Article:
It’s over.

All the preparations, drafting of motions, strategizing and the battle of the trial itself. over.

You give your last “all” in your closing argument, deal with the opposition’s summation and live through the judge’s Final Charge to the jury, ready for any legal issues which arise there.

And then…

…the jury goes out to deliberate. And all life seems to stop.

This Boston criminal lawyer has been there more times than he can count. It never gets easier.

” ‘easier’? How can it be difficult? Unless the jurors have a question, you have nothing to do until they reach a decision.”

Yes, and that is the problem. There is nothing else that you can do. What you did was done. What you did not do was not done. Decisions were made both prior to and in the heat of the trial. Were they the correct ones? At this point, you can question and re-question yourself, but there is nothing you can do about it.

Except wait.

There is nothing else that you can do except maybe help your client and his loved ones through the wait. After all, you were just the advocate. Your client’s freedom is at stake. Depending on what that jury does, the life he knew may now be history.

That is, if you are on the defense side.

I have been on the other side too. Though it was long ago, I remember it well, from rape to drugs to murder. The perspective was different from what I was to find as defense counsel.

A prosecutor tends to become “holier than thou” through years in the trenches. There is an indoctrination that takes place. Perhaps there is a live victim in the case and the prosecutor hopefully will try to help that person through the wait. But the pending verdict is more personal than that. After all, as far as the prosecutor is concerned, her side of the argument is, almost by definition, the right side. Therefore, if the jury acquits the defendant, then they simply did not listen. They were careless. The prosecutor, understand, just fought the “good fight”. The only question is whether the jury will uphold its part of the bargain and see things the same way. The “real” way. The way the world works unless one is fooled by those tricky defense attorneys.

The possible loss is painful if it comes. Mostly, it makes the prosecutor angry. After all, “What was wrong with these people?”

For the defense attorney, if he is any good, the issues surrounding jury deliberation are different. If there is a loss, the defense lawyer is not plagued by anger. It is more sadness. It feels like a more personal vote of “no confidence”. The worst has happened. The human being he was charged to try and save was lost. Sure, there are also argument to prepare should a conviction come. Sentencing arguments. Notices of Appeal. But while that jury is out deliberating, it might as well by the lawyer’s fate in their hands. That is what it feels like.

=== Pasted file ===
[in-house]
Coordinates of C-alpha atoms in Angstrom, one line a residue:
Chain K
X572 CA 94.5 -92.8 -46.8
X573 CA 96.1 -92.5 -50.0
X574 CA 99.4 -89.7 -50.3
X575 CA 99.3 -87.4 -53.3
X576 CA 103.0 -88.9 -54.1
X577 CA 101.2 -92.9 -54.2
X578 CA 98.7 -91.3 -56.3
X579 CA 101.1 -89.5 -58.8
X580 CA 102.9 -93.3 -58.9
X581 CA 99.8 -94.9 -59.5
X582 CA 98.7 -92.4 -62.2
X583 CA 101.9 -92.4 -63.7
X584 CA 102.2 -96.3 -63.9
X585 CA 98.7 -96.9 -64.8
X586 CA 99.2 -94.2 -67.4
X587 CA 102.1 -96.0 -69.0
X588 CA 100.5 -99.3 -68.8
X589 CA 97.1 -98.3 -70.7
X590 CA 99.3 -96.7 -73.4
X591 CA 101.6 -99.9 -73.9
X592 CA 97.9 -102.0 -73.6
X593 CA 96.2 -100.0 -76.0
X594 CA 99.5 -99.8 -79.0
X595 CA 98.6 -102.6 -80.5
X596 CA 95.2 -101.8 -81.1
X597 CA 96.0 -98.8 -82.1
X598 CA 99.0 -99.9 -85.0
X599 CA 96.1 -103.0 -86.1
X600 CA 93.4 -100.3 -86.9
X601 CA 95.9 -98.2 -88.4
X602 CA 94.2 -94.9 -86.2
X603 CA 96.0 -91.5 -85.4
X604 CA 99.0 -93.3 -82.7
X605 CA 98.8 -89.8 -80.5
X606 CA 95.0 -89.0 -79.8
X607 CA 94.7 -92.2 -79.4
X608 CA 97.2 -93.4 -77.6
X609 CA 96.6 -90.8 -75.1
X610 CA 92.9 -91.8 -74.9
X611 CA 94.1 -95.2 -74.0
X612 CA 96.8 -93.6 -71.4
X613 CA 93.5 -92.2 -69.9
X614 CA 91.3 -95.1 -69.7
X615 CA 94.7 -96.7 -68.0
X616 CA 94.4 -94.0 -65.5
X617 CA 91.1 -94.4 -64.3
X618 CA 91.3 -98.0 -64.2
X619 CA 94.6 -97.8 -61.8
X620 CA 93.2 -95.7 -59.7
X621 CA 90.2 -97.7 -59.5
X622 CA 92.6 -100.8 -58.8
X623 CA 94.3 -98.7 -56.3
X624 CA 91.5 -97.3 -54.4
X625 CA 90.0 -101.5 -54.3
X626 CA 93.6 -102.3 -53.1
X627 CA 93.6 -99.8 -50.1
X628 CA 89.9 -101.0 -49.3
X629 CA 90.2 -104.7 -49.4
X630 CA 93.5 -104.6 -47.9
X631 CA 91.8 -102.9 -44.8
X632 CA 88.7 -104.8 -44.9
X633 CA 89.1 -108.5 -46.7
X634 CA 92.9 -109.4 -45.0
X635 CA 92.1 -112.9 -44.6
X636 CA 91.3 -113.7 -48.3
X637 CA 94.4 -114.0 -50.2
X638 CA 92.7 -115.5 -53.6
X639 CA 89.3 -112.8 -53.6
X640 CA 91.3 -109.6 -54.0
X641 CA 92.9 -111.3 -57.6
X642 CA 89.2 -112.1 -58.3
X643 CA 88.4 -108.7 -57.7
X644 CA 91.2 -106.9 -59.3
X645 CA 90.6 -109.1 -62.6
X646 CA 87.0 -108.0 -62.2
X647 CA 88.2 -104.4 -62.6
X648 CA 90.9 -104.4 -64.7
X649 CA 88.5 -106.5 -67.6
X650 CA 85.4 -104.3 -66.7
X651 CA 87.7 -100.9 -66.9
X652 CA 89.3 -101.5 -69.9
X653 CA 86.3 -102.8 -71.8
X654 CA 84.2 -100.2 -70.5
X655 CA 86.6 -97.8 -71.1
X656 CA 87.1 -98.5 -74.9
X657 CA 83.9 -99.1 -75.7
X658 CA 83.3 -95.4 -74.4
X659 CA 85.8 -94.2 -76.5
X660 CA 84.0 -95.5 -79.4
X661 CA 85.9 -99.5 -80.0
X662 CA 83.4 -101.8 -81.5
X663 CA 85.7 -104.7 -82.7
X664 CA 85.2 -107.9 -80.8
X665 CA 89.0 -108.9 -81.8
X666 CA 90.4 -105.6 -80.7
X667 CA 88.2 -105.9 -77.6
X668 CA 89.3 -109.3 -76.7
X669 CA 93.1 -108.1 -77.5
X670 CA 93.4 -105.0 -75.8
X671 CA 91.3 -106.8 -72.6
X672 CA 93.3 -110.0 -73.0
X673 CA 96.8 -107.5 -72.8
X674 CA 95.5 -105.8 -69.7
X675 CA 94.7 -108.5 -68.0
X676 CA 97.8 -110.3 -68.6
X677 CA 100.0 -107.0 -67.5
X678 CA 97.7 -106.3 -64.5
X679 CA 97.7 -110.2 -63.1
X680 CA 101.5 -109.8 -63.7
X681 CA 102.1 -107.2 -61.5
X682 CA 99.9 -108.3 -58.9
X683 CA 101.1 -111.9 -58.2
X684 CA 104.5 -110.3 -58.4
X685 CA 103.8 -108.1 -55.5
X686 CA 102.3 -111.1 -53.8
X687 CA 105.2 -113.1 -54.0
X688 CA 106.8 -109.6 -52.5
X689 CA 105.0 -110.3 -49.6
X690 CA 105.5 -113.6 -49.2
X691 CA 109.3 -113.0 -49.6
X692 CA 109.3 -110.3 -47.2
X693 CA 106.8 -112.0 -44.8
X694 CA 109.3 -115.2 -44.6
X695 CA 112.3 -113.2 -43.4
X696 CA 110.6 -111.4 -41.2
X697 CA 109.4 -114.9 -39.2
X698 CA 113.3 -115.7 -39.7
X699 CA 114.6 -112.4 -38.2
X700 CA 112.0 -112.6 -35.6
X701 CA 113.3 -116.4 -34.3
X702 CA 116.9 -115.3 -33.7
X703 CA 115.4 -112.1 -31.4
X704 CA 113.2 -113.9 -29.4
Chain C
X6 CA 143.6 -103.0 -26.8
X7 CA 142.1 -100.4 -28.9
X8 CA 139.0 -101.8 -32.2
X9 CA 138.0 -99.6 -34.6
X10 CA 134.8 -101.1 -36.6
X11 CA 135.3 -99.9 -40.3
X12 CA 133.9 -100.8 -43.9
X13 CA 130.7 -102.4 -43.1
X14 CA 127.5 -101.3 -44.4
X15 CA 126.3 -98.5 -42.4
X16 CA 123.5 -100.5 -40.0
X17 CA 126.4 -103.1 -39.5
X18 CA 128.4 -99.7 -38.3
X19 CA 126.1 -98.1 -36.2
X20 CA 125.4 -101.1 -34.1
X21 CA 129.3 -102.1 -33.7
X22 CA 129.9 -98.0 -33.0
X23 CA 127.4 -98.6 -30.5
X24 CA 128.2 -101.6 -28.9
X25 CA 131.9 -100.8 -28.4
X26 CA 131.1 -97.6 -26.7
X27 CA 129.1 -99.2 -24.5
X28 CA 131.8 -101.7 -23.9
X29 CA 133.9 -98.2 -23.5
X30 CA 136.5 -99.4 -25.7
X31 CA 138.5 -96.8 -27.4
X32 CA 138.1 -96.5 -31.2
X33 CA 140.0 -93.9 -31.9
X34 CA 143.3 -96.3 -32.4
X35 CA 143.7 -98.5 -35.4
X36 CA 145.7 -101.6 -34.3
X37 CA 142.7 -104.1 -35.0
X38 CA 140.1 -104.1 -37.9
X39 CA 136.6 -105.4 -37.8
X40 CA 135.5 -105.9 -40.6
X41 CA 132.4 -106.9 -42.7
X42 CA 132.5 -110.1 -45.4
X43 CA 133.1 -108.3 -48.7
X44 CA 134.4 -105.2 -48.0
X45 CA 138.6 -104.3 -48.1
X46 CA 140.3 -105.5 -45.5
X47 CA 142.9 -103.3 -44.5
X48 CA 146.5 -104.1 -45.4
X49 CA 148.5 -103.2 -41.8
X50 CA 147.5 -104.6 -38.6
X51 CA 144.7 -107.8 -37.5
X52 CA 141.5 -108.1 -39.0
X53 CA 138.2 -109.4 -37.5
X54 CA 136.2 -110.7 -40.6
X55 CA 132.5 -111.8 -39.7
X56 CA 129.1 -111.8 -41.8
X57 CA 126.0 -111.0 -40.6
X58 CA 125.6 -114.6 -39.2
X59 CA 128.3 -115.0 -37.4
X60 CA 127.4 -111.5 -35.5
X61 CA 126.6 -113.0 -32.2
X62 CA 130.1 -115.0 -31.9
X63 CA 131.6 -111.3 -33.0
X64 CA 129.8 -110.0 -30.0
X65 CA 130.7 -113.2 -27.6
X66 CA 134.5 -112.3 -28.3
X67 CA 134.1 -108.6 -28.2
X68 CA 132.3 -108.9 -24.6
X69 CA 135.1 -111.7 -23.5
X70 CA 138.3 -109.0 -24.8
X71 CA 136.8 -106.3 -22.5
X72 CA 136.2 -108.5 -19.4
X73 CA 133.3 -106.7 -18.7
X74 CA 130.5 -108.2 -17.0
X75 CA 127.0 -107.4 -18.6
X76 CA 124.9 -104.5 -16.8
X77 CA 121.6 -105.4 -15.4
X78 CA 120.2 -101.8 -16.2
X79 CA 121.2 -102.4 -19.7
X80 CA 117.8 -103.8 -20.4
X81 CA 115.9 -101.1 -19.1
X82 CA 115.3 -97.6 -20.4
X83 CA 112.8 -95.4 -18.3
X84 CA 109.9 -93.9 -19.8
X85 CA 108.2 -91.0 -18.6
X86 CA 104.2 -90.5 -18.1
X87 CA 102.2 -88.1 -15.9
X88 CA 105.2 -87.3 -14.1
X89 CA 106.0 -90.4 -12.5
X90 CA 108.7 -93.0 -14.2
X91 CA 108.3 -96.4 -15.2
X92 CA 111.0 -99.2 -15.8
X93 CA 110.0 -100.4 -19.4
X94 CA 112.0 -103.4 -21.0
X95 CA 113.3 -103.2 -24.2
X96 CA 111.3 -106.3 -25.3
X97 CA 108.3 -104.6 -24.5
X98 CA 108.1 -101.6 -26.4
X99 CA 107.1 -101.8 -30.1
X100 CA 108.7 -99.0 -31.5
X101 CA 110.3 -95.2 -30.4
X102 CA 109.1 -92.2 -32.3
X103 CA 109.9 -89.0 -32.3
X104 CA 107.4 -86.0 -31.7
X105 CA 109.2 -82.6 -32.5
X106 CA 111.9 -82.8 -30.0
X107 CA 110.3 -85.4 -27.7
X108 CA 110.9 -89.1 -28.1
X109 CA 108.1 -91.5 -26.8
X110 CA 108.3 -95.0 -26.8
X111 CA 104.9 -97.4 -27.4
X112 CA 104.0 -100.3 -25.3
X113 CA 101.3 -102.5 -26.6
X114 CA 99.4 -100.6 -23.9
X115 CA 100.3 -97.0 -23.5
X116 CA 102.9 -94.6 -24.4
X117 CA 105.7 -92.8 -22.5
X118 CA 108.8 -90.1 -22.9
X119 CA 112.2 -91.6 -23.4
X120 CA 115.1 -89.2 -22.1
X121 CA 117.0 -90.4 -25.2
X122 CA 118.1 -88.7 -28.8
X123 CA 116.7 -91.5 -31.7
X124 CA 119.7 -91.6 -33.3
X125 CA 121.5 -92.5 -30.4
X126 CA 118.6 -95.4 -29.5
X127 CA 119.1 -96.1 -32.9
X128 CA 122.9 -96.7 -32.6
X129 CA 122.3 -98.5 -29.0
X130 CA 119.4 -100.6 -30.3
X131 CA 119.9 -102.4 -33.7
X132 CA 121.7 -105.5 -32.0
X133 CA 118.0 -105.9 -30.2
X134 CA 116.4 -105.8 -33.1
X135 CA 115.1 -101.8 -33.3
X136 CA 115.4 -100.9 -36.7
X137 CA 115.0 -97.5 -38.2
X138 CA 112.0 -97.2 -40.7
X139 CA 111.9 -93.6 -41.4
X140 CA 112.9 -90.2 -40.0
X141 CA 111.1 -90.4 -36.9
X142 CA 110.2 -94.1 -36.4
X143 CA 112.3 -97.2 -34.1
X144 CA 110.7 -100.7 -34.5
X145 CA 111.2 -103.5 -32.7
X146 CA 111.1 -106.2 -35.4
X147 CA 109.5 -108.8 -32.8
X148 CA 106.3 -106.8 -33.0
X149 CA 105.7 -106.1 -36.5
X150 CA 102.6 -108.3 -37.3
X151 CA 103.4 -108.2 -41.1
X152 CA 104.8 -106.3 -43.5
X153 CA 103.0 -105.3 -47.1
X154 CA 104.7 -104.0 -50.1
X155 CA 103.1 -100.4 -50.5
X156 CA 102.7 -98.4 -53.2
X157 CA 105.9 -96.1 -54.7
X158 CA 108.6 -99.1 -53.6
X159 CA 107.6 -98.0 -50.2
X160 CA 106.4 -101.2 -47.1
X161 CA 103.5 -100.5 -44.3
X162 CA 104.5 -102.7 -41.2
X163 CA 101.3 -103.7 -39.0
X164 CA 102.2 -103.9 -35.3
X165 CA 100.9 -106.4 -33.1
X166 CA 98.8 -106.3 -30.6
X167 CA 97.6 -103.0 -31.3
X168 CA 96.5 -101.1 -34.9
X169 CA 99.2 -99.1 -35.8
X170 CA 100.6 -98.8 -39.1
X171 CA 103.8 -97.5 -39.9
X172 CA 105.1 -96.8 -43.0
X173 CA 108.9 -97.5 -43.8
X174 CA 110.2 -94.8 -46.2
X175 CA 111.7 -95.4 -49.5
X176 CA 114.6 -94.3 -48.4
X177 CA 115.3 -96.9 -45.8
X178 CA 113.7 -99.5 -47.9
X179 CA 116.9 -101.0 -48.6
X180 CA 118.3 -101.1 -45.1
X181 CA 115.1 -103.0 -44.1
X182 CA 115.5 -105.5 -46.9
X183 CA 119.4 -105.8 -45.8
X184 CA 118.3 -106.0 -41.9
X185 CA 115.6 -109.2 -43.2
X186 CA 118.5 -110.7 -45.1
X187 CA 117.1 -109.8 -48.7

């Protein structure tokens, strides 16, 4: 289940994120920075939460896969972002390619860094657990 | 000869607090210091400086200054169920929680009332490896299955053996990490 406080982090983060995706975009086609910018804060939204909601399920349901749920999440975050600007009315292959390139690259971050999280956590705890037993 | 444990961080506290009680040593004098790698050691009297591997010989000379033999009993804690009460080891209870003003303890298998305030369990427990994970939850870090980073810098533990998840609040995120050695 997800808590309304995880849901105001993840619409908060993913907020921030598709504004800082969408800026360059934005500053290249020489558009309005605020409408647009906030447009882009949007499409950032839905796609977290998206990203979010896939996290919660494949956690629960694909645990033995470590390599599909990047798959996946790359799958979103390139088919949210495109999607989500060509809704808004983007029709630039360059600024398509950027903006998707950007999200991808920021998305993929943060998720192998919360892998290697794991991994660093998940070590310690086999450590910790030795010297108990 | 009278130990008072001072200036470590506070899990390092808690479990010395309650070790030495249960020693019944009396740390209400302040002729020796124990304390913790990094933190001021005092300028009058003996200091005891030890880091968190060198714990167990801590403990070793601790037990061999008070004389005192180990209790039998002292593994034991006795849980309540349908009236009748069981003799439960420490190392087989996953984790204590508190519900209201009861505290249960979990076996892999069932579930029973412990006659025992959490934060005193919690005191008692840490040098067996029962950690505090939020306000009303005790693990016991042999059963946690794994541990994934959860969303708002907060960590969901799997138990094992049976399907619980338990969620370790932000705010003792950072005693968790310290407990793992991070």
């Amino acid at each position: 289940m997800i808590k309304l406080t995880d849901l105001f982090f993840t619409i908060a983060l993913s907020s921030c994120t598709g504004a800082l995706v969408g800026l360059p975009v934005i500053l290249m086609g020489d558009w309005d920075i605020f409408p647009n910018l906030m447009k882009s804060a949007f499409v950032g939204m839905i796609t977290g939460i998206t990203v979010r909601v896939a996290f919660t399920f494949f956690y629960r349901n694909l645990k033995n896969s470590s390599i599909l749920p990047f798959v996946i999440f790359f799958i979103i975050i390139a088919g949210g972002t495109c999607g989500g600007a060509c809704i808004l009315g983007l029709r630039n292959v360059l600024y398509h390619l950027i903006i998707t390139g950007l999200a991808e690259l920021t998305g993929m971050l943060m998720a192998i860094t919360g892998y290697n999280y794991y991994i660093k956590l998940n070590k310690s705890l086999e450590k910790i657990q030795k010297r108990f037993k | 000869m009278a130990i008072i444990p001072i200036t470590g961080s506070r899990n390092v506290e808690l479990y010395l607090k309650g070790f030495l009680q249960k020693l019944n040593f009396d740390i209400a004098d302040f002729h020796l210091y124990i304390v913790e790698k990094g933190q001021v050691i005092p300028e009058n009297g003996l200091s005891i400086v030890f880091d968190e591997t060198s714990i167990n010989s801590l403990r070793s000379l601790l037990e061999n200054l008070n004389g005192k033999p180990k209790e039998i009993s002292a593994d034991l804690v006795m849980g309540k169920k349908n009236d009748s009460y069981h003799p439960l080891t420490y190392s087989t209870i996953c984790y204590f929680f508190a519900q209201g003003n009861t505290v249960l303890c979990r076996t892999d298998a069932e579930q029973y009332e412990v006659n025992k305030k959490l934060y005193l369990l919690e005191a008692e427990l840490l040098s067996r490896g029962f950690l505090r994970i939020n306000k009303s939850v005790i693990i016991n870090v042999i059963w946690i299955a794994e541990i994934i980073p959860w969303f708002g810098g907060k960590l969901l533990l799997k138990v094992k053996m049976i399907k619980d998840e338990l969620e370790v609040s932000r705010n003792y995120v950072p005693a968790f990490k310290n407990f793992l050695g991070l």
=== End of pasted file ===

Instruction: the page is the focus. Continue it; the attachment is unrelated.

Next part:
If the verdict is an acqittal, then the prosecutor feels that the jury failed the citizenry. If it is a conviction, then the defense attorney struggles with having failed his client. That is how it feels…at least for me.

I have been lucky. I have had to face defeat at trial only twice through my many years as a criminal defense attorney. Perhaps it is because I care so much. Or maybe I have been lucky. I don’t know. However, I can tell you that after 27 years of criminal jury trials, on both sides, the waiting does not get easier. It does not matter how good a job I feel I have done. As far as I am concerned, the verdict will tell the tale if I did good enough.

“Sam, you know…some people are guilty and their cases are lost causes.”

True. And most of those cases plead out. However, tough cases can often be won. Strong cases can lose. I have seen both happen. It comes down to my talents and skills to make the difference if a case goes to trial.

Unrealistic? I am sure that it is. But I take my oath seriously. And the truth is that despite what the “common knowledge” is out there, the prosecution is not always the “way, the light and the truth” as much as it likes to feel it is. And, yes, injustices happen.

Don’t get me wrong. I do not minimize the private little hell my client is going through during the deliberation. If I do lose, I will be crushed for a bit. But it is the client who will pay the price. I am aware of that. Painfully aware of that.

It does not make it any easier.

“Why are you telling us this, Sam?”

Because, frankly, it is something you should consider when choosing a criminal defense attorney. As I have told you many times, you want someone who is experienced and with whom you feel comfortable. Part of that is that you want someone who cares about the case.

I have seen and heard of cases where the defense attorney did not put very much thought into the matter. It is my opinion that if you have a lawyer who really truly cares…then that cannot happen. The lawyer should be incapable of it.

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